Fascinated by the macabre and unusual, as human nature dictates, Mr. Hancock suspends his anger long enough to view the creature — and is convinced it should be shown to private audiences in order to make a few shillings. Begrudgingly, Mr. Hancock agrees to lease the grotesque mermaid — it’s long dead, and a rather dried-up and gruesome-looking bit of taxidermy, by all accounts — to a whorehouse.

Yeah, you read that right. A whorehouse.

Although Mr. Hancock has some qualms about loaning his oddity to a house of ill-repute, he cannot prepare himself for the wild twists of fate the establishment will cast his way.

Here’s what I loved most: characters are deeply flawed and ripe with the most basic — and tumultuous — of human desires. A current of wanting-but-not-having sweeps the plot along until fate steps in; and then, we’re reminded of the sour plateauing sensation that comes with getting what we want most. Gowar fastidiously composes each individual in the novel to portray some of the most fundamental heartwishes of our species. Mr. Hancock longs for company, fulfillment, something greater than the rote existence he has been leading; Angelica Neal, lady of the night, wants nothing more than to be the mistress of her own ship — she’s desperate to control her own destiny and will stop at nothing to find a means to this end; Mrs. Frost seeks her own means of self-support and control.

Perhaps the most striking theme to me in the novel is the female quest for self-reliance and power: each woman featured fiercely desires to remove herself from under the thumb of whatever forces are keeping them in place. The novel may be a tale of dark whimsy, but it’s also a relentless portrait of feminism and the serach for control over fortunes and fates in a world dominated by males and monetary wealth.

Mermaid moves along at an indolent loll, and to be quite honest, not a great deal of action occurs. However! The beauty in this work is found in the artfully constructed characters and their unremarkable lives that serve as a backdrop against the constant current of power struggles. And in the end — the bitter, raw metaphor of possession and wealth as isolation and ultimately, not the bringer of joy — well, that was icing on the cake.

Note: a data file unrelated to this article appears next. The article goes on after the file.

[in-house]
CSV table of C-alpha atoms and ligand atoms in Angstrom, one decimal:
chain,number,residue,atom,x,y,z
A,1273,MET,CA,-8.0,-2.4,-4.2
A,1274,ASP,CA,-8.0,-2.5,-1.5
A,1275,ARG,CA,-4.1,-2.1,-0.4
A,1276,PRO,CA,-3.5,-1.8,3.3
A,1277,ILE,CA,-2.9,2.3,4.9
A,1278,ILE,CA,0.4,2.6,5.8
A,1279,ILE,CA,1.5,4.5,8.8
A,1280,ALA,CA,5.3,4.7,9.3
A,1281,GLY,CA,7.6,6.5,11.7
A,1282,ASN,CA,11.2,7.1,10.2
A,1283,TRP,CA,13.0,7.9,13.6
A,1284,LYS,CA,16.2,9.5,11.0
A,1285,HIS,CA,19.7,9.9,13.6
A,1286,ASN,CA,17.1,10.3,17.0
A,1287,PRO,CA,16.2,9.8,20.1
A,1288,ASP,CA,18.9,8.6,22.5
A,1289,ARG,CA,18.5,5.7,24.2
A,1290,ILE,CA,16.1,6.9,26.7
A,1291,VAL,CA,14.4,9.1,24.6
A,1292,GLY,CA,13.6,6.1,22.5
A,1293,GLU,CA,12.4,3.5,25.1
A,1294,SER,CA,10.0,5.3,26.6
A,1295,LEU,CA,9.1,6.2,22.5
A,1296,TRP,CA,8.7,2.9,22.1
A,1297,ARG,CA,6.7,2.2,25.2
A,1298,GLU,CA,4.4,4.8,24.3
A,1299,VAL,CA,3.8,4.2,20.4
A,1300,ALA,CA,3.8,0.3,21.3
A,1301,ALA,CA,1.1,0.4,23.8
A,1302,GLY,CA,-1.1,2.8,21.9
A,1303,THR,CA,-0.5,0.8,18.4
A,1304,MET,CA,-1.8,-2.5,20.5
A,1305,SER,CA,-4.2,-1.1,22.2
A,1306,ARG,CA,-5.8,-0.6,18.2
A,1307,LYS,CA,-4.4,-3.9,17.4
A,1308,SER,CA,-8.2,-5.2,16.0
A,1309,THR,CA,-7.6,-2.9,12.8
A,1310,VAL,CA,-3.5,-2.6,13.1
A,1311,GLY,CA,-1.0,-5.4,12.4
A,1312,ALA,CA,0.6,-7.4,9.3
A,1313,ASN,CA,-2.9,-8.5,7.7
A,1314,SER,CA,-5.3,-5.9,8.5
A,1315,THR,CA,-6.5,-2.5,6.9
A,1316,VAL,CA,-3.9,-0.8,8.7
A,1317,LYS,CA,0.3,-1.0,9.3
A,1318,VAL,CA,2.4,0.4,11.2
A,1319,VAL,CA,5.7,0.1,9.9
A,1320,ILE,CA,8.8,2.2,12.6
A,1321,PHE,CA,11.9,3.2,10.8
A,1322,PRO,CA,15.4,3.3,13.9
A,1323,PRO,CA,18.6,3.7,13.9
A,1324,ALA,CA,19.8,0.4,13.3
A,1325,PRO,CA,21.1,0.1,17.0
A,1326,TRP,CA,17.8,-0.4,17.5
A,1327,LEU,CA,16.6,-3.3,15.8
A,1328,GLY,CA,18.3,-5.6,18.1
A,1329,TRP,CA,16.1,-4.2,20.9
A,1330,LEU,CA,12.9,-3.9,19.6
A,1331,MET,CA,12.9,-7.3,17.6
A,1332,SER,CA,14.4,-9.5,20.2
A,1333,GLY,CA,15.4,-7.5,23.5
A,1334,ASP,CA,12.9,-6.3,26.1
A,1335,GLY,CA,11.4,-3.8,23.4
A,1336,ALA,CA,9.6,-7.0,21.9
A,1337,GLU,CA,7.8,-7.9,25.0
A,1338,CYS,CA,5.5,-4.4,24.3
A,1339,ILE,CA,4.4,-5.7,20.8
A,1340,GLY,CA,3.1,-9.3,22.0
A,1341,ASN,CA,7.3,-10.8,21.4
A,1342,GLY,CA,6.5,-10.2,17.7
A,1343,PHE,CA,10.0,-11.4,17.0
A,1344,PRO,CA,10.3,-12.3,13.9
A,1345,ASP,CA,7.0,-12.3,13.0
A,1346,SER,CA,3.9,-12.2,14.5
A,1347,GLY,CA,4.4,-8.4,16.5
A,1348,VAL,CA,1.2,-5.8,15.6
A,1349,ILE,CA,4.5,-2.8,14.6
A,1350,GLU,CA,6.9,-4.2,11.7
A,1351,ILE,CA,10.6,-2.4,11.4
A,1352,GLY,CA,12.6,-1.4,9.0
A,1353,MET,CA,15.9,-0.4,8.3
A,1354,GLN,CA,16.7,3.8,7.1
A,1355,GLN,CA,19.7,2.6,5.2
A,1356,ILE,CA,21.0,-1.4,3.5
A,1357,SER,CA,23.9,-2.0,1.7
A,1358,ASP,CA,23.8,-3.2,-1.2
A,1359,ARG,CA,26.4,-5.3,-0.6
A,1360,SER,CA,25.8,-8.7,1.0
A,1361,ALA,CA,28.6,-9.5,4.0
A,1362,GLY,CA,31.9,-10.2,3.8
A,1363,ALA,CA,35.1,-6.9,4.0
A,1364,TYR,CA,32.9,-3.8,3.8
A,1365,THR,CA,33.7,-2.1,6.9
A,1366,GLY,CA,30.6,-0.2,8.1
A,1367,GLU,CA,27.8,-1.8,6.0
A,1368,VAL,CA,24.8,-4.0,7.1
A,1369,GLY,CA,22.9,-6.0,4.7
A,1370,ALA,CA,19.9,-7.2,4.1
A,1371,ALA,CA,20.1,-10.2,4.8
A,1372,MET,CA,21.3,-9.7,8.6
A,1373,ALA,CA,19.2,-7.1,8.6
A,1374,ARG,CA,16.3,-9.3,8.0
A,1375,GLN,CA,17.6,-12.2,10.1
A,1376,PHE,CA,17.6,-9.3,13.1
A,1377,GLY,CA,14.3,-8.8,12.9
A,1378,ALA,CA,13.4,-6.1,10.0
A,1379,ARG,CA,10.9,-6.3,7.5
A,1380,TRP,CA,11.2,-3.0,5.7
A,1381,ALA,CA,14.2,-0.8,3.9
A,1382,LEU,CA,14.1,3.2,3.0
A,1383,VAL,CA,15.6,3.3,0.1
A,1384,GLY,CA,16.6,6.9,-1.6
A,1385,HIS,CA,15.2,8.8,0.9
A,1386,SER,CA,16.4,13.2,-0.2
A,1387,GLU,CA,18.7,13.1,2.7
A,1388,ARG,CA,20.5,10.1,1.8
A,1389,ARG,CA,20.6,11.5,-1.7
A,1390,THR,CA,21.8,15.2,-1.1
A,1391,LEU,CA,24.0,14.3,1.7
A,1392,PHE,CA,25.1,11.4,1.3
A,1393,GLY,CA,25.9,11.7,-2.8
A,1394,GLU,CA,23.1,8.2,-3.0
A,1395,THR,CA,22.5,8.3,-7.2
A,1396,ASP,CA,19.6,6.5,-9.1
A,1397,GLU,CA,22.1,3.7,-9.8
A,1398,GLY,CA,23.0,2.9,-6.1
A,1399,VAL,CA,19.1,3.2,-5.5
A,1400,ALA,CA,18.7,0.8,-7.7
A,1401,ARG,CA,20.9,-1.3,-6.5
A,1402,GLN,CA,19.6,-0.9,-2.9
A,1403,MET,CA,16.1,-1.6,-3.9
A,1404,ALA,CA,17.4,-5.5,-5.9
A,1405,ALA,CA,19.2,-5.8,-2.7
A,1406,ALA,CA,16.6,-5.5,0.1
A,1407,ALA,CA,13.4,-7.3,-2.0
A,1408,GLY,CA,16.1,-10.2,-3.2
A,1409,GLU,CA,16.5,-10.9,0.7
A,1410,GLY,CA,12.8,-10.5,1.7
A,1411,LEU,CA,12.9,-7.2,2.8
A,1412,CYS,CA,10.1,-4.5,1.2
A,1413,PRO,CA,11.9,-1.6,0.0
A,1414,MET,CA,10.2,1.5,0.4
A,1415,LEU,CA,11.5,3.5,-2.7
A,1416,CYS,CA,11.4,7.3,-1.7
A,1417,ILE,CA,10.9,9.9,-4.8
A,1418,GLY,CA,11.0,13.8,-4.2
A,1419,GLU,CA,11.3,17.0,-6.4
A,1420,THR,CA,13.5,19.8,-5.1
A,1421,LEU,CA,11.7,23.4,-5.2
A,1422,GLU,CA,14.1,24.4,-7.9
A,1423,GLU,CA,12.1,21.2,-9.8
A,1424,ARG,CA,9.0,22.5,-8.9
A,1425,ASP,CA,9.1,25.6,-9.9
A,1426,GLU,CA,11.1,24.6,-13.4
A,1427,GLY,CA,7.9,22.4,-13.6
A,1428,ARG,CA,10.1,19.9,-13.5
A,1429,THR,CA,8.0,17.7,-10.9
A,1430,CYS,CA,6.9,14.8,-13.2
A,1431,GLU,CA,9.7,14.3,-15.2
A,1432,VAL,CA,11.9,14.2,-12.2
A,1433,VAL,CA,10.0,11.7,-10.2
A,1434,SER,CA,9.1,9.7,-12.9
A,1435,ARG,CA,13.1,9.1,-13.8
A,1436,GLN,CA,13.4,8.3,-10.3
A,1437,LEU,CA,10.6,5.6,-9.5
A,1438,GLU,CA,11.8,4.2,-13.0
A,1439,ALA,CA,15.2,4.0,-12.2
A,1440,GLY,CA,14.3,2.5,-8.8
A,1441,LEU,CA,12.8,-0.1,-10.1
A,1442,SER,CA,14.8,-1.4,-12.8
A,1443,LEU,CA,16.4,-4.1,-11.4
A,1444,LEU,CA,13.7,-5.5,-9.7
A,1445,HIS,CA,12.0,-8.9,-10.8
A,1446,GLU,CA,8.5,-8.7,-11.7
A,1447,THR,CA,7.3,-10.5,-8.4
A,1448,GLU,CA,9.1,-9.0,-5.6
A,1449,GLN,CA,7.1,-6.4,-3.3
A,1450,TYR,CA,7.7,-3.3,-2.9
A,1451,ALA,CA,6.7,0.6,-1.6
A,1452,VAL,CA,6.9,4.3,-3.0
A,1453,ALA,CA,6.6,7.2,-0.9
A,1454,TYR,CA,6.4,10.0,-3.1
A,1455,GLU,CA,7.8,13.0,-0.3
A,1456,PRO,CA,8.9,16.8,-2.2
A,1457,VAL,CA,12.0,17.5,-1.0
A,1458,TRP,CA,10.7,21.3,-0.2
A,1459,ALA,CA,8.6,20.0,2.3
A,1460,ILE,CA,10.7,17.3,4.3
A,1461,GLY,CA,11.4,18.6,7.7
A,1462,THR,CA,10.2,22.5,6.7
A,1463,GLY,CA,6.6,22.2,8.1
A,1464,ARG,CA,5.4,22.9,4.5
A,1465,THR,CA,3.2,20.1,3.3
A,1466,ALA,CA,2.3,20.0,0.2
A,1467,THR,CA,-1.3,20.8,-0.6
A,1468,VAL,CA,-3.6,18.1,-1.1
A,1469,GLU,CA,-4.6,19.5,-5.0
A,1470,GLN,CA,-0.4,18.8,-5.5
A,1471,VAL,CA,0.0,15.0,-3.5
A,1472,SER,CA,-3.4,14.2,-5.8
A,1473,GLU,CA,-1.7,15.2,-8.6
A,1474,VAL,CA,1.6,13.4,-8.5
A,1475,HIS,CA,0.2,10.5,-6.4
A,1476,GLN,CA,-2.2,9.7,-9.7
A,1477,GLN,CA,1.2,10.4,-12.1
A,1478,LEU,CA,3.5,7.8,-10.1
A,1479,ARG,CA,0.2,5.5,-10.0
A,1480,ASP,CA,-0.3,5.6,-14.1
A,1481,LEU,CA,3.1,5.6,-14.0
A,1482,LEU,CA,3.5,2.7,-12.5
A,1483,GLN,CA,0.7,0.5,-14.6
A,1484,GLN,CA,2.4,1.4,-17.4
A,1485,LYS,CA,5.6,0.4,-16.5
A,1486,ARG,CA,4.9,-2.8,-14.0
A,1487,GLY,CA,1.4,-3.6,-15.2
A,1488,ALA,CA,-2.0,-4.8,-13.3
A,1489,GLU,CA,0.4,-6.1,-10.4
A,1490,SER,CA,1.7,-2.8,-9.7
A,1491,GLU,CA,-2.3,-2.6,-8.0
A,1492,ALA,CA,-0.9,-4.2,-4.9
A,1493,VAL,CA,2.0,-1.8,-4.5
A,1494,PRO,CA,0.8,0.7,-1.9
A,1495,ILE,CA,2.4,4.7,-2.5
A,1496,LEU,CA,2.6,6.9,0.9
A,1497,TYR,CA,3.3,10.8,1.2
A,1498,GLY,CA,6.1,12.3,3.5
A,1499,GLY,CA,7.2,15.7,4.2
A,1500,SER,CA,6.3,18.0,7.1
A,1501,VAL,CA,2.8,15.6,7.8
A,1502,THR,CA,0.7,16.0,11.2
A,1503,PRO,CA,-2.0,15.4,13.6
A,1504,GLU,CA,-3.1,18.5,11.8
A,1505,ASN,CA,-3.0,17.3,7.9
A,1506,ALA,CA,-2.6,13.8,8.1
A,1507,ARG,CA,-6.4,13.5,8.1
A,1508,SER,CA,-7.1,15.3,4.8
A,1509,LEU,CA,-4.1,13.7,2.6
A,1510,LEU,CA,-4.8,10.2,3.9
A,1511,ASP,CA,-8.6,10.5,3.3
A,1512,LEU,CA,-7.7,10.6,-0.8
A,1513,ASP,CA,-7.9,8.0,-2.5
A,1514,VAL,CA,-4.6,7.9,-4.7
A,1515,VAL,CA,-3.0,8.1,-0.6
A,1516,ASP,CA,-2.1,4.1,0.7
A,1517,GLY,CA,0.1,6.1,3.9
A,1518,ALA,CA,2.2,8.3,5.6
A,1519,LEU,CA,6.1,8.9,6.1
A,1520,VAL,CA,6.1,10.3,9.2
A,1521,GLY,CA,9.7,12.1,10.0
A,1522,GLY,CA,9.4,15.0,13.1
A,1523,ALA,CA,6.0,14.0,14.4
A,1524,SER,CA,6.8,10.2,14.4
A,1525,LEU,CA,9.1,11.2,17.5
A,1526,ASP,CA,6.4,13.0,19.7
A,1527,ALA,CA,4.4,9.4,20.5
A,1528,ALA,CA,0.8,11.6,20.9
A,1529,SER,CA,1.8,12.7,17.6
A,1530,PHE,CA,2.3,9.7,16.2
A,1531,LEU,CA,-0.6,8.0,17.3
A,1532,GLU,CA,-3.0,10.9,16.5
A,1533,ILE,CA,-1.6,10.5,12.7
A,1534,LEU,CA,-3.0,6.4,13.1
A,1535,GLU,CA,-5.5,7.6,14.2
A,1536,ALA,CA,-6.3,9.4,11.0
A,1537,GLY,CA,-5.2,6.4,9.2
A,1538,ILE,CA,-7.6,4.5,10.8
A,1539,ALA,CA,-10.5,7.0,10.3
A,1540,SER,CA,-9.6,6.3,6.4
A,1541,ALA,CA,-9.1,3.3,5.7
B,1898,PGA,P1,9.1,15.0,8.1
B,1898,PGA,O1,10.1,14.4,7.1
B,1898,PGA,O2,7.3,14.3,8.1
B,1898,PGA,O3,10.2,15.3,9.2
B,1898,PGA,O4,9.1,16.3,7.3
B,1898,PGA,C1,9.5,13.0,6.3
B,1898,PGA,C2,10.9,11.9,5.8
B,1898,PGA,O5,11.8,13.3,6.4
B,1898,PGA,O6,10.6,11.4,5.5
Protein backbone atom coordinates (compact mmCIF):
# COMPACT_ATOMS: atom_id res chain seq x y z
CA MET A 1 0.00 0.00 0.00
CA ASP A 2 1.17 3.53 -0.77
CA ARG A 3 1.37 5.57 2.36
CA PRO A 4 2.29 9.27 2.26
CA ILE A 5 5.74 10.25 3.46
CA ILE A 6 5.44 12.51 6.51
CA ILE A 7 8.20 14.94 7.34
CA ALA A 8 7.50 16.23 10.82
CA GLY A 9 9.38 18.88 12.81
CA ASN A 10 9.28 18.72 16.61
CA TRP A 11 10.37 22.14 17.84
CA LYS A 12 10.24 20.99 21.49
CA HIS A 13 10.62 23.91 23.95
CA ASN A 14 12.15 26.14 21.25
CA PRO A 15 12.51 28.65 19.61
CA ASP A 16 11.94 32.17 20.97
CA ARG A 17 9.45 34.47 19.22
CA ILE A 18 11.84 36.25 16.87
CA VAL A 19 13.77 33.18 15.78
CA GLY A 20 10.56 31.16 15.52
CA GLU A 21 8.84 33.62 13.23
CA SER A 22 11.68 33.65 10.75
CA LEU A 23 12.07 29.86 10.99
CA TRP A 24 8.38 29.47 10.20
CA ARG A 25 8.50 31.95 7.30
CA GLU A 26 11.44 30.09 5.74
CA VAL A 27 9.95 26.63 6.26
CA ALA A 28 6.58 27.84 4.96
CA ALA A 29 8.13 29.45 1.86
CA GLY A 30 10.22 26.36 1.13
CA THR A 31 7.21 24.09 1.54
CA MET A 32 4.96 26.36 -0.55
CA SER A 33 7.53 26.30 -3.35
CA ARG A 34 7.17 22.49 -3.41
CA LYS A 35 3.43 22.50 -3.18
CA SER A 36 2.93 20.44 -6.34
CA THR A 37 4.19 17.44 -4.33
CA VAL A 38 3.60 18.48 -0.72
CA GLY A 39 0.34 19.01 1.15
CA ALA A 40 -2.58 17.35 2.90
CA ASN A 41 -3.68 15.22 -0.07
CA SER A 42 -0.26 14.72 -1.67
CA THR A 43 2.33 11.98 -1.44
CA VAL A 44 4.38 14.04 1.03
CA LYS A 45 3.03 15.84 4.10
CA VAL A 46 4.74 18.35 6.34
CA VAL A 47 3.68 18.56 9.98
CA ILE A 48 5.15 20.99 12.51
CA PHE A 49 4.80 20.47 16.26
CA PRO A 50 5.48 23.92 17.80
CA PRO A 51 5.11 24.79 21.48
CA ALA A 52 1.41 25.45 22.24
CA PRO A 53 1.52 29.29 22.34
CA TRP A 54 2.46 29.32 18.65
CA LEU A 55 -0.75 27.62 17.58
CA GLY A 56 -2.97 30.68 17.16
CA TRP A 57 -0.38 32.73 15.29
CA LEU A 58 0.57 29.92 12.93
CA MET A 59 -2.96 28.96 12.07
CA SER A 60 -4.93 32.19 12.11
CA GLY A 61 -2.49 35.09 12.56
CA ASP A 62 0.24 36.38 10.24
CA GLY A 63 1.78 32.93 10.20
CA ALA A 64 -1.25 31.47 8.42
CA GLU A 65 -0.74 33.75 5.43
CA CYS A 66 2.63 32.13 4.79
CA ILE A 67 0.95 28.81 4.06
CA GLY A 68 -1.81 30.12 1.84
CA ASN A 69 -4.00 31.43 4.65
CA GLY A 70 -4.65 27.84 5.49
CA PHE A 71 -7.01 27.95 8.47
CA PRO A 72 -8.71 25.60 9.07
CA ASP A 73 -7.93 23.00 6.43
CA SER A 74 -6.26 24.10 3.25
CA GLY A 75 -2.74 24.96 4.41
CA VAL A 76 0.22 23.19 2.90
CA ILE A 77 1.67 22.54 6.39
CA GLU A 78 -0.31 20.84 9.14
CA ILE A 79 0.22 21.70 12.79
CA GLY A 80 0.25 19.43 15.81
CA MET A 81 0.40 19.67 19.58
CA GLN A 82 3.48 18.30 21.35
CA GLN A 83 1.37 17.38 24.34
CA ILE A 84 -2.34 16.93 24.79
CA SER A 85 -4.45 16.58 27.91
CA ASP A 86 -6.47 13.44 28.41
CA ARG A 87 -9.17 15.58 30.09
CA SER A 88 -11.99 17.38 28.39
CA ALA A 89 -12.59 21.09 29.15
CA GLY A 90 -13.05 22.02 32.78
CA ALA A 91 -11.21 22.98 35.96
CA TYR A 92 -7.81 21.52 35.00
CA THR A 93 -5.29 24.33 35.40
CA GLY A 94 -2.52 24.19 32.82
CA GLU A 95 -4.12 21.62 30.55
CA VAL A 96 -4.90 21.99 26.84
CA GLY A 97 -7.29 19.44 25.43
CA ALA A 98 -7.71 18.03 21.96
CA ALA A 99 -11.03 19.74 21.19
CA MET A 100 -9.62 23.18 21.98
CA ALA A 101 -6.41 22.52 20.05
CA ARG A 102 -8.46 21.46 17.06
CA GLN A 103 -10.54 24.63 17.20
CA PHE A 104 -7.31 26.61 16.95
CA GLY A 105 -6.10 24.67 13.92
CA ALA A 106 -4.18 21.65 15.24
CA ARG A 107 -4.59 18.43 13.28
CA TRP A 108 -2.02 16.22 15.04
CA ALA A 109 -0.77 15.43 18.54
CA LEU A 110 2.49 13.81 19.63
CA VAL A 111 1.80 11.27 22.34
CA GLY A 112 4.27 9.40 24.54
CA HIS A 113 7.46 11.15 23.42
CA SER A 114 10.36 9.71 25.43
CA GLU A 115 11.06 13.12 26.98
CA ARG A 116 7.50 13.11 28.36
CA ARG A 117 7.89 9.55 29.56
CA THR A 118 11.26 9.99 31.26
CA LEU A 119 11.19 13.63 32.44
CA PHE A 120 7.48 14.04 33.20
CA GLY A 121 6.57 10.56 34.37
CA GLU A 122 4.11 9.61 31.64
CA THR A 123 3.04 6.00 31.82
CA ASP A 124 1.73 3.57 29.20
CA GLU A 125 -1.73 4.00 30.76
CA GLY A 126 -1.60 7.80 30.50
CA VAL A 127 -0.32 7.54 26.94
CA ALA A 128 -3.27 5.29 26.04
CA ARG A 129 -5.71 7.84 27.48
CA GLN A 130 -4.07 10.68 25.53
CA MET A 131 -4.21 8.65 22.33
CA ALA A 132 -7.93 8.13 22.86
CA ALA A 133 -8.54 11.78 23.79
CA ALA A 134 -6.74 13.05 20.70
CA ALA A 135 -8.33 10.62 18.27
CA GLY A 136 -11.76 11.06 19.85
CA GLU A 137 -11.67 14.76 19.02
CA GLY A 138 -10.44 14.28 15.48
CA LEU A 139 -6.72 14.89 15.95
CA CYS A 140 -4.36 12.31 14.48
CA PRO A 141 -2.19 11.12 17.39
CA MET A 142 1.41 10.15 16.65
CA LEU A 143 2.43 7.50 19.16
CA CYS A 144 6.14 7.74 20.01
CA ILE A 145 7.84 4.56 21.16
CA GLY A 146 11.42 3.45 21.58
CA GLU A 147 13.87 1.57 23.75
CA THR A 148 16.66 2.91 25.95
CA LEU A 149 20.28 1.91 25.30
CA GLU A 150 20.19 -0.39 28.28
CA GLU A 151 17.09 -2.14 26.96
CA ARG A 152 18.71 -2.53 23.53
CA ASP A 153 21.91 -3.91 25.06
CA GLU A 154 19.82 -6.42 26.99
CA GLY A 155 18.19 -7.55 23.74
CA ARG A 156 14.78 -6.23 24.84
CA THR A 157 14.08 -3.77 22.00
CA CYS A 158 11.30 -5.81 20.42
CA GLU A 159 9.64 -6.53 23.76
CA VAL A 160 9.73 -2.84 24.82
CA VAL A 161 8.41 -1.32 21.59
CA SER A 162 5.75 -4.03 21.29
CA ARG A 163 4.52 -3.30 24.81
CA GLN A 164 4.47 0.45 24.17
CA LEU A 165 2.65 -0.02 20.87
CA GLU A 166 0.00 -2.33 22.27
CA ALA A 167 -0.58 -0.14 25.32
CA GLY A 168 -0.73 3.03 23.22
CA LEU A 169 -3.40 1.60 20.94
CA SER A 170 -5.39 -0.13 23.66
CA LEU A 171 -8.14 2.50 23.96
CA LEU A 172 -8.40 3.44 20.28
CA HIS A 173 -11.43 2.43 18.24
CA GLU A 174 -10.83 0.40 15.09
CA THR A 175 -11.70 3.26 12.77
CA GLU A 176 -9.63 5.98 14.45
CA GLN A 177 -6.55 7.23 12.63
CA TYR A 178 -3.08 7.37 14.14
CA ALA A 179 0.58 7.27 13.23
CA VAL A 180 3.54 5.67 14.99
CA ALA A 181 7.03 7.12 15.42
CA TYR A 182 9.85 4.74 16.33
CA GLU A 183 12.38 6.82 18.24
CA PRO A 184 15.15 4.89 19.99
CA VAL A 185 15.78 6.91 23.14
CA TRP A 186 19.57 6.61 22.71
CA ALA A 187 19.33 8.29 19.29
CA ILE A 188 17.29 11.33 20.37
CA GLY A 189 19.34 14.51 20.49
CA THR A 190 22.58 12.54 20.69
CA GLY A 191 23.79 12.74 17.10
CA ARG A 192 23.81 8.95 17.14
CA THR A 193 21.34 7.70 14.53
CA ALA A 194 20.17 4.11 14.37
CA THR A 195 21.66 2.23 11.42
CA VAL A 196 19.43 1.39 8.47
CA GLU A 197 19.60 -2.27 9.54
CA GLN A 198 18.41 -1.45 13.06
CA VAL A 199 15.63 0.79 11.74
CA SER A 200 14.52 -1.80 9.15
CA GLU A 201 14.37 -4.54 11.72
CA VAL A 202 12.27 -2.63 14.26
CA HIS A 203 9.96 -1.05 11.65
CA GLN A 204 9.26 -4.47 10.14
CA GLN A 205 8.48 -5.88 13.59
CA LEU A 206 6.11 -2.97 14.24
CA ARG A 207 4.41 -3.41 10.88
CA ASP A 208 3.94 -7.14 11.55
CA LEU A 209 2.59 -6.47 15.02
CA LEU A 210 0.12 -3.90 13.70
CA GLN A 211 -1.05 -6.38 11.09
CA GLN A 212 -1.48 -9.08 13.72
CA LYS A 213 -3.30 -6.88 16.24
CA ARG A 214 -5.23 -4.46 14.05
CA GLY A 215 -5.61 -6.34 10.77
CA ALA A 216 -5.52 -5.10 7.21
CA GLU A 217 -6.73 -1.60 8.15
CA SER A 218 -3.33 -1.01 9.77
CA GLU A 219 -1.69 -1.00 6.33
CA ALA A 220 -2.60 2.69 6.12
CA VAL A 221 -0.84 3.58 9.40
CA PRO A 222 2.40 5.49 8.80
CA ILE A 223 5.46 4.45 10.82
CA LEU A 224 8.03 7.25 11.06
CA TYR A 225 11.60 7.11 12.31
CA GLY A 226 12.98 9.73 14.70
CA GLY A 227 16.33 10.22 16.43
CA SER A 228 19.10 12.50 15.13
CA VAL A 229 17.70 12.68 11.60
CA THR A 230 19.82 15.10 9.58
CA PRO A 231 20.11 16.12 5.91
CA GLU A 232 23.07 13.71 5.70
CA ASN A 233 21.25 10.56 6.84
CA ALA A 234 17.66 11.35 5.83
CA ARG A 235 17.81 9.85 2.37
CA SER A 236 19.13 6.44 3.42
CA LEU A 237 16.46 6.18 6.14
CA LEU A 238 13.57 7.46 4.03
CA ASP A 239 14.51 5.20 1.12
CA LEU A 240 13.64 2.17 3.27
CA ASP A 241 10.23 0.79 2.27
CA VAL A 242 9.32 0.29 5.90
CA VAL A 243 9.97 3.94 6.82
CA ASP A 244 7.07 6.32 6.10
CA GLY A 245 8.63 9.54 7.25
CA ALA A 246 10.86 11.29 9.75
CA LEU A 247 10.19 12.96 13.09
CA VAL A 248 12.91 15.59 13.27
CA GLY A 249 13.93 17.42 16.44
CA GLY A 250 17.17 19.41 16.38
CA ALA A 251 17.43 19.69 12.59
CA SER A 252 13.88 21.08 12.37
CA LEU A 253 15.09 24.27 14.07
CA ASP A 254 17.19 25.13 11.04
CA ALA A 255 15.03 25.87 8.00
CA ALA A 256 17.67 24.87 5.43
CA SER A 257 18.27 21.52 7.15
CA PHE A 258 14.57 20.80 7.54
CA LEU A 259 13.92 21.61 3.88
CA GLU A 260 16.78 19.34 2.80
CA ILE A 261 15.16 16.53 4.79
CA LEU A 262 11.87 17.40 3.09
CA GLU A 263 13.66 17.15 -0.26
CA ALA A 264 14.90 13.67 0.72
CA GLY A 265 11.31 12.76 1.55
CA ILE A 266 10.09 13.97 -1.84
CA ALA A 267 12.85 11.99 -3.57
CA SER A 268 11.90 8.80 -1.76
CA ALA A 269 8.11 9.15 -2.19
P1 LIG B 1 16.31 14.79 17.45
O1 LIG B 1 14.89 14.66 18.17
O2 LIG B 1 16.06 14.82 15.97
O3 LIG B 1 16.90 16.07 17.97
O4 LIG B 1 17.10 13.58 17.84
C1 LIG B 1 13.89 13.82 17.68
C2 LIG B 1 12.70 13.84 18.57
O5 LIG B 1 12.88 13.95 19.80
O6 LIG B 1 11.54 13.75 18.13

Overall: 4.5 stars. Read this one when you’re in the mood to appreciate some serious fiction with rich prose and a slow-moving but mysteriously mesmerizing unfolding of events.

Thanks a million to Harper Books, who sent me this book free in exchange for my honest review! All opinions are my own.

Review: What We Were Promised

Last week, a highly-anticipated novel made its debut: What We Were Promised, by Lucy Tan. Little, Brown sent me a copy in exchange for an honest review — thanks, publisher friends! — and I decided to dive right in almost immediately after I opened the package.

What We Were Promised is a family saga, of sorts, and chock-full of d-r-a-m-a. Tan crafts a story around the Zhen family: Wei and Lina grew up in China before moving to America to pursue lofty dreams of higher education and corporate success. After twenty-some years, the couple has returned to their motherland, a couple decades older and joined this time by their teenage daughter, Karen. During their years abroad, they accrued wealth and success, and Wei was offered the opportunity to oversee his budding company’s newly-opened Shanghai-branch. They move into an elite hotel community at Lanson Suites, where their laundry, cooking, and cleaning are all accomplished by staff members and Lina doesn’t have to lift a finger to do more than shop for extravagant clothes and accessories. Karen spends most of the year in America at an elite boarding school, but summers with her parents in a land that is completely foreign to her.

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The family lives together, but each person seems to occupy a separate sphere of existence, interacting superficially at mealtimes (when Wei makes it home in time) and during rare moments of collective free time. At first glance, I chalked the characters up as superficial; but after deeper reflections on Wei and Lina’s complicated early relationship, I began to see the characters as complex — albeit often shallow — and savored the unwinding of their histories and present lives.

Woven into the narrative of the Zhen family’s daily life, in poignant juxtaposition, is the telling of Sunny’s experiences as first the family’s maid, and later, their ayi (nanny). Sunny is an anomaly: she’s in her late twenties/early thirties (her age is a bit ambiguous) and although she was married once before, she lives a simple, work-driven life as a single woman — childless, no less — in a society that seems to value women more when they are homemakers and wives and mothers. Sunny’s observations bring another dimension to What We Were Promised, offering readers a juicy (and often, maddening) outsider evaluation of the Zhen household.